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A Guide to Utilization of the Microbiology Laboratory for Diagnosis of Infectious Diseases
Jeanna Ray
Posted: Monday, July 15, 2013 12:14 PM
Joined: 6/6/2011
Posts: 4


The critical role of the microbiology laboratory in infectious disease diagnosis calls for a close, positive working relationship between the physician and the microbiologists who provide enormous value to the health care team. This document, developed by both laboratory and clinical experts, provides information on which tests are valuable and in which contexts, and on tests that add little or no value for diagnostic decisions. Read full text recommendations.

Feedback welcome.  Please send us your comments here.


Phillip Tarr
Posted: Tuesday, September 3, 2013 11:59 AM
Joined: 8/23/2011
Posts: 1



We have read the exceptionally comprehensive IDSA/ASM Guidelines on laboratory diagnosis (Clin Infect Dis. 2013 Aug;57(4):485-8 ).  The microbiology laboratory-provider interface is an area of effort that is under-appreciated in patient care systems, and your outstanding work will help bridge that gap.

However, as individuals who care for many children with bacterial enteric infections, and as investigators in the field of gastrointestinal illnesses, we are very concerned about the recommendation for stool specimen submission. Briefly, we strongly believe that the acutely ill patient with diarrhea who warrants testing for a bacterial enteric infection should undergo such evaluation as a matter of priority. We also believe that a policy that encourages specimens submitted in cups hinders that process.

Here are our thoughts:

1.      Cup specimens are notoriously difficult to obtain, even among the presumably motivated group of patients who visit emergency facilities. Figure 1 in http://cid.oxfordjournals.org/content/43/7/807.long demonstrates just how difficult it is to obtain stool specimens in cups, if left to patient/parent preference.

2.      There are important specimen custody issues: If a patient can't produce specimen on site, it is very cumbersome to return it to a facility for culture.  Questions that arise include: where in the institution should it go?  Is the doctor's office open?  Are there drop off issues?  Did it really come from the patient?  Will the right paperwork accompany the specimen? 

Also, if a patient is admitted from an emergency facility, there are frequent hand-off glitches, and it is often unclear if a test is truly pending, or has merely been ordered. There is no value in delaying taking possession of a specimen that could contain a bacterial pathogen, and considerable value in accelerating the time to result (even if negative).

3.      It is difficult to state with certainty, but biohazard control might be easier to implement using a contained swab culture system than a patient - managed cup specimen. Specifically, the sheathed swab system seems more hygienic.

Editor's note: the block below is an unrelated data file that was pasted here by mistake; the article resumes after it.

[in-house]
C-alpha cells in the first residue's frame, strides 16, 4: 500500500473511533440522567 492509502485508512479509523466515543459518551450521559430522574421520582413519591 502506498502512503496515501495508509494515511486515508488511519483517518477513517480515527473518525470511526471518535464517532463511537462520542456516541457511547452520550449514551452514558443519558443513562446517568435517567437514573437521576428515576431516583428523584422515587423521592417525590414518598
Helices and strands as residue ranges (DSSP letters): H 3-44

4.      The "rectum to plate" interval is shorter using a swab-based protocol than a cup from home to an institution or office to a laboratory pathway.  A few hours gained by sending a swab on presentation could result in a day earlier time to result.

5.      If a patient with diarrhea presents to an ER, the organisms that are traditionally the most important to find (i.e., bacterial enteric pathogens) are not those best diagnosed in cup specimens (though we do acknowledge access issues play a role in choice of place of presentation of less than acute illnesses to acute care facilities).

6.     The references cited in the Guidelines as supporting the superiority of cup stool specimens do not demonstrate the inferiority of swab cultures. Reference 106 (Diagn Microbiol Infect Dis 2006;56:123-6) pertains only to Salmonella, and, in fact, finds merit in testing both cups and swabs. Reference 107 (J Clin Microbiol 2007;45:1278-83) reports that bulk stool and swabs have equivalent yields for bacterial enteric pathogens.  

Phillip I. Tarr, M.D.
Melvin E. Carnahan Professor of Pediatrics
Professor of Molecular Microbiology
Director, Division of Pediatric Gastroenterology, Hepatology and Nutrition
Co-Leader, Pathobiology Research Unit, Washington University School of Medicine

 

Lori Holtz, M.D.                                                                                                        

Assistant Professor of Pediatrics, Division of Gastroenterology, Hepatology & Nutrition

Washington University School of Medicine

 

Ryan McKee, M.D.

Clinical Fellow, Division of Pediatrics Emergency Medicine

Washington University School of Medicine

 

David Schnadower, M.D., M.P.H.
Fellowship Director, Division of Pediatric Emergency Medicine
Washington University School of Medicine

 

Rebecca Stolle, R.N.

St. Louis Children's Hospital

 

Donna M. Denno, M.D., M.P.H.

Associate Professor of Pediatrics

Adjunct Associate Professor, Health Services Departments of Pediatrics and Global Health

University of Washington

 

Eileen J. Klein, MD, MPH

Professor, Pediatrics

Fellowship Director, Pediatric Emergency Medicine

Co-Director, Emergency Department Research

University of Washington and Seattle Children's Hospital

 

Stephen B. Freedman, .M.D.C.M., M.S.c.

Associate Professor of Pediatrics

Sections of Pediatric Emergency Medicine and Gastroenterology

Alberta Children's Hospital and University of Calgary

 

 


File Attachment(s):
2013-9-3 IDSA-ASM Letter.doc (120320 bytes)

 

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